20 November, 2009

Turning politically binding commitments into legally binding ones

Any deal in Copenhagen, no matter its level of detail, can only be a politically binding one. Would that really matter?

Sergio Abranches

German Chancellor Angela Merkel explained, yesterday, what her country understands as a politically binding deal to be cut in Copenhagen, Reuters reports :

“We clearly must reach a binding agreement next year and if possible in the first half of the year, one where it will be internationally checked as to whether individual countries stick to their obligations,” while “the political commitment to that should and must come in Copenhagen.”

French president Nicolas Sarkozy has also tried to convey what he sees as a successful deal:

“We want success at Copenhagen and we have set a number of red lines. Copenhagen should outline the numbers and the precise objectives.”

The current political discussion on how to differentiate a “legally binding” from a “politically binding” deal seems now to be a bit out of focus. There are few legally binding means open to a global climate deal, and no effetive enforcement mechanisms.

Look at the Kyoto Protocol. Is it legally binding? If so, how to deal with countries that fail to meet its commitments? If it is not legally, but only politically binding, then, why are we debating for so long the need for a new Protocol?

The climate deal, under the existing institutional setting for global governance, can only be a political commitment. What would give us hope that a new deal will be more biding and lead to more credible commitments than the previous one?

I can think of basically three factors.

The first one is that we have a more evolved global polity today, than in the early 1990′s, when the Kyoto Protocol was drafted. A global polity that has increasing connections to the domestic polities of even the less democratic pivotal parties to the deal such as China.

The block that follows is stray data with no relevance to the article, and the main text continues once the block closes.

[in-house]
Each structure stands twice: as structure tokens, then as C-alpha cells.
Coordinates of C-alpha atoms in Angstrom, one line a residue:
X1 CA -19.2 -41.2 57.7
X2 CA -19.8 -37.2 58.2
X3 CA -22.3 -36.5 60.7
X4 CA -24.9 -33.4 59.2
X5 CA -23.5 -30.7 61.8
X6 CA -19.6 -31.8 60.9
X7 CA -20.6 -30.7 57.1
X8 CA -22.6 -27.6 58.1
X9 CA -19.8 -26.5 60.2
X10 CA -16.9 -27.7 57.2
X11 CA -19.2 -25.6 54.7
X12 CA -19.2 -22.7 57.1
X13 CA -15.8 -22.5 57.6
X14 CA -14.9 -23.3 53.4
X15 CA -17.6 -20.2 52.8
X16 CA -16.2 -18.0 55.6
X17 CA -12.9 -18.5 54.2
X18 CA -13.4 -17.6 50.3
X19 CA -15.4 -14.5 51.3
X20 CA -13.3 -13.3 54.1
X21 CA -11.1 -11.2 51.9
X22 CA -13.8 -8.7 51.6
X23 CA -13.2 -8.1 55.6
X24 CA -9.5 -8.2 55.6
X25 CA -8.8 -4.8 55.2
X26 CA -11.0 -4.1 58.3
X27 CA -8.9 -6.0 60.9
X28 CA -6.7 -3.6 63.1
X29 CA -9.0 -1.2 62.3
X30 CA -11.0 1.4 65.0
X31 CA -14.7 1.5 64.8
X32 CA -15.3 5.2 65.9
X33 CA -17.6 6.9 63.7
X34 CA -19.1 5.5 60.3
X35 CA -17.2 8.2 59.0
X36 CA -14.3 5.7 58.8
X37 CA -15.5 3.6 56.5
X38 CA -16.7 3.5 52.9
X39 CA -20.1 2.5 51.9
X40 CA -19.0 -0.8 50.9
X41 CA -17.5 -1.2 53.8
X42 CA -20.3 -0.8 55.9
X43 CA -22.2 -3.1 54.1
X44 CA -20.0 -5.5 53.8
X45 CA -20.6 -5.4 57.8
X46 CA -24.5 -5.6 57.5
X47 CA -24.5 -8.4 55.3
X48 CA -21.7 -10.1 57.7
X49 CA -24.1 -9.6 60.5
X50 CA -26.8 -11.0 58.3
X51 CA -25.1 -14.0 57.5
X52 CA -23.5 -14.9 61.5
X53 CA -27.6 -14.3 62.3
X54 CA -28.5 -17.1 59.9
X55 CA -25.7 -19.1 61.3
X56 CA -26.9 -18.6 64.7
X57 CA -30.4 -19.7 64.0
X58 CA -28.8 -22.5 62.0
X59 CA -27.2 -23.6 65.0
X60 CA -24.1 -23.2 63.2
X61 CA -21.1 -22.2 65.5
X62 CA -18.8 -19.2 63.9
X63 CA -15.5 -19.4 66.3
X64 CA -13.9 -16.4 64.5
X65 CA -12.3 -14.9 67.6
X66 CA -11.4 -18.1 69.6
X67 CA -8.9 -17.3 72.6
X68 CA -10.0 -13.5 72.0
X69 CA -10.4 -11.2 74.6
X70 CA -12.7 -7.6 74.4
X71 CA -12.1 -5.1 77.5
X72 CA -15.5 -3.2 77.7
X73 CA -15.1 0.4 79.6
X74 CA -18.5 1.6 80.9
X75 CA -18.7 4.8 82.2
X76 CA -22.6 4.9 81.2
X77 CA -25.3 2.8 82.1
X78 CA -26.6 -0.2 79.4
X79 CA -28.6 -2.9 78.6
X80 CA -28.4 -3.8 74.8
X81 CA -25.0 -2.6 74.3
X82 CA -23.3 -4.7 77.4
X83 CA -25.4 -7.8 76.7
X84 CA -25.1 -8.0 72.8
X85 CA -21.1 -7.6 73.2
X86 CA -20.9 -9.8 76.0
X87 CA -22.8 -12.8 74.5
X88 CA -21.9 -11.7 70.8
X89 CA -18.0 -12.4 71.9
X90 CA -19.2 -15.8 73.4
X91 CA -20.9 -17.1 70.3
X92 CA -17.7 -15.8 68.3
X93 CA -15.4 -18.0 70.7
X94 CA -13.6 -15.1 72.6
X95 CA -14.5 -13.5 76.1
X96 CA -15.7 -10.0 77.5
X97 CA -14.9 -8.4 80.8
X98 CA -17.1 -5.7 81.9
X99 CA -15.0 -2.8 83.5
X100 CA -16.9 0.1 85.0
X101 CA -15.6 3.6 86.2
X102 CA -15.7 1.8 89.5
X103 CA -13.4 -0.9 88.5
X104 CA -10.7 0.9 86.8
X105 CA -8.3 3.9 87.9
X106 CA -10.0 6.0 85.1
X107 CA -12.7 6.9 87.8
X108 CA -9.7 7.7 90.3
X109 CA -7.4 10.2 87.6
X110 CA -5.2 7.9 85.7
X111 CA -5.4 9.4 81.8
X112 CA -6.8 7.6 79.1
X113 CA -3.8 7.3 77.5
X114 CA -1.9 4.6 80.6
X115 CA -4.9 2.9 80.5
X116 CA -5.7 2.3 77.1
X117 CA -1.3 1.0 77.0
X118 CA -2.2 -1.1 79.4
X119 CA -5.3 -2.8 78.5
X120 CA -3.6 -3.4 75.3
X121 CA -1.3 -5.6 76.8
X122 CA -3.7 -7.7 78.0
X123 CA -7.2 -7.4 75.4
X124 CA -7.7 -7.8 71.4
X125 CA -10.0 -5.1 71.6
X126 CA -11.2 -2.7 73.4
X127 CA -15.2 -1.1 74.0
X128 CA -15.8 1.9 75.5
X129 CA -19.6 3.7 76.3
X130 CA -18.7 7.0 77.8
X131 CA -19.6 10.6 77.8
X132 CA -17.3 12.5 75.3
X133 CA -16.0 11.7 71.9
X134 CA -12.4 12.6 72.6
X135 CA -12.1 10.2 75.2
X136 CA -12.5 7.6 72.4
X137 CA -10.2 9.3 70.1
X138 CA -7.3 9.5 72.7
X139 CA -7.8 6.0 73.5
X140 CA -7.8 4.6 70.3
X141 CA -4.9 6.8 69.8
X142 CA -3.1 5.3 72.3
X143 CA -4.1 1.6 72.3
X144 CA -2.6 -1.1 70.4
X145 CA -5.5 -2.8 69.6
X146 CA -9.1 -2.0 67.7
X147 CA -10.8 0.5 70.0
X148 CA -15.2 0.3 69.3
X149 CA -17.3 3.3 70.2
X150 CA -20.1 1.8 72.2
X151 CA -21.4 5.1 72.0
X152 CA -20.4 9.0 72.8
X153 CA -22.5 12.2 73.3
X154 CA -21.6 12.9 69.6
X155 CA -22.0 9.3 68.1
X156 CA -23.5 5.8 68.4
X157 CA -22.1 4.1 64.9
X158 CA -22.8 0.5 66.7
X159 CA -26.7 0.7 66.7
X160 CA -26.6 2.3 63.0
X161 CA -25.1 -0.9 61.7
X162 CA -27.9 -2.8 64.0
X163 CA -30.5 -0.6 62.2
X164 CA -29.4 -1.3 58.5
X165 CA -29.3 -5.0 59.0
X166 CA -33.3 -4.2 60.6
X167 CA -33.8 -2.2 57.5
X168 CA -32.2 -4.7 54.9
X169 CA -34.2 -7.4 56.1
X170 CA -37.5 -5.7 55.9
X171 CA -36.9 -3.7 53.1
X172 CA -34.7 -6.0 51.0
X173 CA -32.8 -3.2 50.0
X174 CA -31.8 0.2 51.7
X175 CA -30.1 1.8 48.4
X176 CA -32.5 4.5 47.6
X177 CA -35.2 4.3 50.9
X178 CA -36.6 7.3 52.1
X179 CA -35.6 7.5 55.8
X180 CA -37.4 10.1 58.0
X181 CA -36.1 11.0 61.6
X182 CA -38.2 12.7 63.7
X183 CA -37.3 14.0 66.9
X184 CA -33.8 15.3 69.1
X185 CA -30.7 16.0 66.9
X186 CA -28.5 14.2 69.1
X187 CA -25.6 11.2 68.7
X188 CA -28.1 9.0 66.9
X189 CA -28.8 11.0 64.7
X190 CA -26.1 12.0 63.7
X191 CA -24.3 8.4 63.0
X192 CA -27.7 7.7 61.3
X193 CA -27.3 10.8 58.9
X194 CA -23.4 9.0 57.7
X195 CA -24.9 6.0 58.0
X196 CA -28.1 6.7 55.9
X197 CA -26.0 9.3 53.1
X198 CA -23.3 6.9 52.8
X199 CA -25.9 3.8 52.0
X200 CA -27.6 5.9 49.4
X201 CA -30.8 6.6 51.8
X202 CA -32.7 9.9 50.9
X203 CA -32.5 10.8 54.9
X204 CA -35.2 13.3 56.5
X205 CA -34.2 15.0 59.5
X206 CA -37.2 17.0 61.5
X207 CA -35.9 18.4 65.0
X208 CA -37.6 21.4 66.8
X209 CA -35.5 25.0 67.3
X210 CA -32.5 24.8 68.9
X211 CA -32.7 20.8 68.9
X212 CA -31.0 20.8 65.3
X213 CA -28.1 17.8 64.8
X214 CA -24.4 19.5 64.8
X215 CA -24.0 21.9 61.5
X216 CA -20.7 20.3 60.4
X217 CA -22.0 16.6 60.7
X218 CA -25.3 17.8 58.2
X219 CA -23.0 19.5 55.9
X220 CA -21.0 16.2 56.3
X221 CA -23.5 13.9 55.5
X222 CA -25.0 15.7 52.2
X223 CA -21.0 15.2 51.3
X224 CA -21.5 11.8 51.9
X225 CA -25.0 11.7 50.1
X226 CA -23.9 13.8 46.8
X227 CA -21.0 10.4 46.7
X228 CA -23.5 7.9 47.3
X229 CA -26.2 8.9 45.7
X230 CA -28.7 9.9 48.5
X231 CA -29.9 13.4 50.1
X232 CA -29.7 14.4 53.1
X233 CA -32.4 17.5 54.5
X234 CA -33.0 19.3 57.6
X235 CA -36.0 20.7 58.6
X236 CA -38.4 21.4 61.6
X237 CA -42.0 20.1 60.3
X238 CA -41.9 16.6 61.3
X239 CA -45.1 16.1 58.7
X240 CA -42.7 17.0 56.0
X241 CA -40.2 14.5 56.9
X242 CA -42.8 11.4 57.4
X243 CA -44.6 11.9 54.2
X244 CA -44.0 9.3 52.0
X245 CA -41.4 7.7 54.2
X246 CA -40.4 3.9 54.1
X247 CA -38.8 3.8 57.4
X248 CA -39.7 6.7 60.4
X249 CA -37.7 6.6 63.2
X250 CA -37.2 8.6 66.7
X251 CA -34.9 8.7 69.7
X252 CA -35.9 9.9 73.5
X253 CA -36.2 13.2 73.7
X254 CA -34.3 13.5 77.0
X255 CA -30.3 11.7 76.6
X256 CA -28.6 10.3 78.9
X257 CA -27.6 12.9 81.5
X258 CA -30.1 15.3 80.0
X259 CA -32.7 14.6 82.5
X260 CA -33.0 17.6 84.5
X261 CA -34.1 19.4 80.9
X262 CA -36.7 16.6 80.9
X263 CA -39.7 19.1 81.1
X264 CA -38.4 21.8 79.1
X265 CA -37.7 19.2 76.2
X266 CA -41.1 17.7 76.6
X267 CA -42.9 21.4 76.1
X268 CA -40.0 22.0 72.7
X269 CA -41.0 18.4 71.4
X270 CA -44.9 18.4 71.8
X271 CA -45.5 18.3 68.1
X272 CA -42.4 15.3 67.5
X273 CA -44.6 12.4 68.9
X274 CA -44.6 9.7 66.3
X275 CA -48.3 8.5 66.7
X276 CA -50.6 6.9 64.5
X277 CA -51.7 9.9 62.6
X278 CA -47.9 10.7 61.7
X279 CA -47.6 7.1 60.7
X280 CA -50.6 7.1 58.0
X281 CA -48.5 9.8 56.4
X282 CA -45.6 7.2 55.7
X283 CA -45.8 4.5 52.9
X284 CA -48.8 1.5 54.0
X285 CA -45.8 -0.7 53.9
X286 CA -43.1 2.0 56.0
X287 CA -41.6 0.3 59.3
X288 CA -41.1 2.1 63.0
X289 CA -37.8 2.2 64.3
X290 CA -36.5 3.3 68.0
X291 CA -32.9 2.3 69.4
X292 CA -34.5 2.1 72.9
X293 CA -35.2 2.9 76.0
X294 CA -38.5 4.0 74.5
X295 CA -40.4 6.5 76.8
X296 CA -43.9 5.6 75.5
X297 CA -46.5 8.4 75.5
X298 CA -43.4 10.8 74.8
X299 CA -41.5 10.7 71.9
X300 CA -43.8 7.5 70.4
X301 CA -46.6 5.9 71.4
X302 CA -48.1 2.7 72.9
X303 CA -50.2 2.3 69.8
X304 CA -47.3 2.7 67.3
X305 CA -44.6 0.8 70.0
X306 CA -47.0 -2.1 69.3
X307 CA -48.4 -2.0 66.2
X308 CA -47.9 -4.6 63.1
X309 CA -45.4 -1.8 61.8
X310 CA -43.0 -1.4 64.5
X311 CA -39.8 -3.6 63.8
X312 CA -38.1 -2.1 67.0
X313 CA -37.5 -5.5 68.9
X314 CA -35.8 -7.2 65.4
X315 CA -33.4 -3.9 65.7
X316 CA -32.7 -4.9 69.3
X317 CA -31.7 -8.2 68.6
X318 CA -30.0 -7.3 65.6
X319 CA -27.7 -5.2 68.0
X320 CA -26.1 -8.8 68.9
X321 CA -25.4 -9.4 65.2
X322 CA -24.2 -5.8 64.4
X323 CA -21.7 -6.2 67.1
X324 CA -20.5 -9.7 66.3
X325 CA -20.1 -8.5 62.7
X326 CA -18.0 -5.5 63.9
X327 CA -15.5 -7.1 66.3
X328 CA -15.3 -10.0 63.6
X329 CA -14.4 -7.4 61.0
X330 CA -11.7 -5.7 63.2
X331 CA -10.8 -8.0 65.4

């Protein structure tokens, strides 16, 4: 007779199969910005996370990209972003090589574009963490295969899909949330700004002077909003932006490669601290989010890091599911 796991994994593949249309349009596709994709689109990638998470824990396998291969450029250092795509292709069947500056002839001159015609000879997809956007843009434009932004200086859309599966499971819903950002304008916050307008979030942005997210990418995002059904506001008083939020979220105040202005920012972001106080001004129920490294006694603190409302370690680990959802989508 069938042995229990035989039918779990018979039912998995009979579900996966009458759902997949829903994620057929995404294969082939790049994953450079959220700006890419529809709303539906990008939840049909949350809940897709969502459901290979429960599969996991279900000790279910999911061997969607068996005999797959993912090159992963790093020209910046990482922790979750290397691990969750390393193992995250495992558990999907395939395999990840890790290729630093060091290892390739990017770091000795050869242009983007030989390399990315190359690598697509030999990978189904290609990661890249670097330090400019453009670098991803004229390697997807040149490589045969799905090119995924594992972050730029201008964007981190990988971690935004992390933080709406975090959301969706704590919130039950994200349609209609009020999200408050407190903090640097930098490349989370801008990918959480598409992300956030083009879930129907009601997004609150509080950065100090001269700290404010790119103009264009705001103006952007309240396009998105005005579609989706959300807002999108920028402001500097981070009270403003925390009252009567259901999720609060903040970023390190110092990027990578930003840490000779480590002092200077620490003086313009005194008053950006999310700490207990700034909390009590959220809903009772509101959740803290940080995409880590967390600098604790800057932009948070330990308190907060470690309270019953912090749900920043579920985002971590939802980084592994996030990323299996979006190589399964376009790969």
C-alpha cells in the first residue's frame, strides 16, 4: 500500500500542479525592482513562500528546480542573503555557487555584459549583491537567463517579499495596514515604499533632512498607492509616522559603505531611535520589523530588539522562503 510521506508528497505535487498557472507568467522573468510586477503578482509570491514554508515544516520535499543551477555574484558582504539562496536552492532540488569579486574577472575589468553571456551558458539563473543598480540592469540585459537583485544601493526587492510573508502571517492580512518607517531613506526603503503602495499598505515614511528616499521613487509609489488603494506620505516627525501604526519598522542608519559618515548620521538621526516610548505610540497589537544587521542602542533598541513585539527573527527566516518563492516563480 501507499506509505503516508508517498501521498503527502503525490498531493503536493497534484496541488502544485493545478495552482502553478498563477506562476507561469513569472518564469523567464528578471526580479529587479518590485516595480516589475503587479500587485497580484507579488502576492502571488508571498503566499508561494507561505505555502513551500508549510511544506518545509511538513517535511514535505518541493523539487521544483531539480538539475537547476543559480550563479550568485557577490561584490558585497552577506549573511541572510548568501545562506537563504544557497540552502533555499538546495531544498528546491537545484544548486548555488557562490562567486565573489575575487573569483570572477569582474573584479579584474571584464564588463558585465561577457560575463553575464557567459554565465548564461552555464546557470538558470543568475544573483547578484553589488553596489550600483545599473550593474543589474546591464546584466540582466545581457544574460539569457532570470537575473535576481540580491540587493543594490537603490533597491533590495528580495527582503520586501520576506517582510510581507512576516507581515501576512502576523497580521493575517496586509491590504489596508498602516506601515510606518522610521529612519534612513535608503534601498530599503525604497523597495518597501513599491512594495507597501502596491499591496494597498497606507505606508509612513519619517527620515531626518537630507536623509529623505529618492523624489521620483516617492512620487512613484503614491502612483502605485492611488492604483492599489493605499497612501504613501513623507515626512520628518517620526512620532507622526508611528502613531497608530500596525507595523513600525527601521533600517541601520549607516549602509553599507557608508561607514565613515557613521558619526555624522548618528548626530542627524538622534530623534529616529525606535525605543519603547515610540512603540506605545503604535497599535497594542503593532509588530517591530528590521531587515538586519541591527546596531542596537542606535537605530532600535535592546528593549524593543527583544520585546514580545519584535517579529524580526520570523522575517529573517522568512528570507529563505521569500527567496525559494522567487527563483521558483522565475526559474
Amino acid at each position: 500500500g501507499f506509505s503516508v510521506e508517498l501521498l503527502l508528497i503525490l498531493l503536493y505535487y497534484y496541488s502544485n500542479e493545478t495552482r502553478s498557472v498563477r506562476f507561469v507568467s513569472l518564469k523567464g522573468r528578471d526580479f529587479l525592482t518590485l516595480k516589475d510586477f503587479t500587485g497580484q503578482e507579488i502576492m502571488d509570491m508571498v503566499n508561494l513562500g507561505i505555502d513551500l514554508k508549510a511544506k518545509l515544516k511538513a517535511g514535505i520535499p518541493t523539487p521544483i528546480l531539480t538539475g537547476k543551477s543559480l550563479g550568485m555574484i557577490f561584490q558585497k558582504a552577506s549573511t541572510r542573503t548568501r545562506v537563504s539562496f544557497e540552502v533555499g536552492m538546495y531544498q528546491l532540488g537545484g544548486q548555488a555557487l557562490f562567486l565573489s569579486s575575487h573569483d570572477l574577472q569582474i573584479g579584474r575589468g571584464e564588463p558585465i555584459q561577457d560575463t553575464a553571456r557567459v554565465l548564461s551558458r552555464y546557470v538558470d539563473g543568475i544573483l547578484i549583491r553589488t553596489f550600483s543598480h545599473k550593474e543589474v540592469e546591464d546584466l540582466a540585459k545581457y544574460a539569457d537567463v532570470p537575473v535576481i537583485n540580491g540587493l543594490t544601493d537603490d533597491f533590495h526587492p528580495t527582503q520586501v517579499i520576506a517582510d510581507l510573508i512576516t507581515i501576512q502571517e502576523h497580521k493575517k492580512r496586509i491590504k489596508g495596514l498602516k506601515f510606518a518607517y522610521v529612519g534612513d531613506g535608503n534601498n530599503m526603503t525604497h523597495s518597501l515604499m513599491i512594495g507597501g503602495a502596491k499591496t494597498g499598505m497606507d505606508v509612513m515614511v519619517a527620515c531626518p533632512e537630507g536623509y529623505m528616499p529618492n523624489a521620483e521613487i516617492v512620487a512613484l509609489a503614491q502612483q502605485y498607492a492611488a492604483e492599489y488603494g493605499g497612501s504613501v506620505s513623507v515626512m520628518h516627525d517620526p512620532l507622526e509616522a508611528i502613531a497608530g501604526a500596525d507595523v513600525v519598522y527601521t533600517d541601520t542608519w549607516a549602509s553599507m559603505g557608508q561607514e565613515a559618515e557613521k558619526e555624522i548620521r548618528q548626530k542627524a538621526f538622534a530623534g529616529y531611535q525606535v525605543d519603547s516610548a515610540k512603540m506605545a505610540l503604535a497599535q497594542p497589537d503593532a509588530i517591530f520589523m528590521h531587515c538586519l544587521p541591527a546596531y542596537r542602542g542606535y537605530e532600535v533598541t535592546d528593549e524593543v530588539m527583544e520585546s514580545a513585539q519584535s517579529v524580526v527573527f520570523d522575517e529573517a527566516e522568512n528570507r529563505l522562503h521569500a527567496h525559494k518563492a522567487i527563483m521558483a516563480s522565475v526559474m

The second one is that in most of the countries civil societies and corporations have already gained a more advanced understanding of climate change risk than governments. The most noticeable exception being, perhaps, the US, where the polls still show a relatively weak national consensus about the dangers and urgency regarding global warming. I think it is no more than a distributional problem. In states, like California, where carbon emissions regulations are in force and rather restrictive, consensus is greater than, say, in the “coal belt” states.

It is very likely that the majority within domestic polities already favors GHG emissions reductions, even in the US. However this majority, in several places, still reflects numerous diffuse, loose interests. The opposition to a regime that regulates carbon emissions represents very focused interests, tied to high carbon sectors of economy and society. These groups have more political connections, and better lobbying resources. That’s why in some countries civil society and corporations subjected to global competition are more prepared to support carbon restrictive regulation, than parliaments.

The third factor is that  the media is improving, globally, their understanding of the science and facts of global climate change. Reporting on climate change issues is getting more space and relevance everywhere, while the so-called climate skepticism is loosing ground. Watchdogs are spreading through the digital world and reaching audiences aloof to the traditional media.

Whatever is agreed in Copenhagen will be politically binding, especially if chiefs of governments and states go there to give strength to the commitments.

The best way to make these commitments legally binding is to write them into the domestic climate change legislation.

In Brazil, a movement led by former Environment Minister, senator Marina Silva, wants to insert  the quantitative targets recently announced by the government into a climate change bill, now being discussed by the Senate. The senator also correctly wants to include a command to the government, to update the inventory of emissions every year, so that it can be used to transparently monitor and verify the quantified commitments. This would turn a politically binding international commitment into a legally binding domestic one.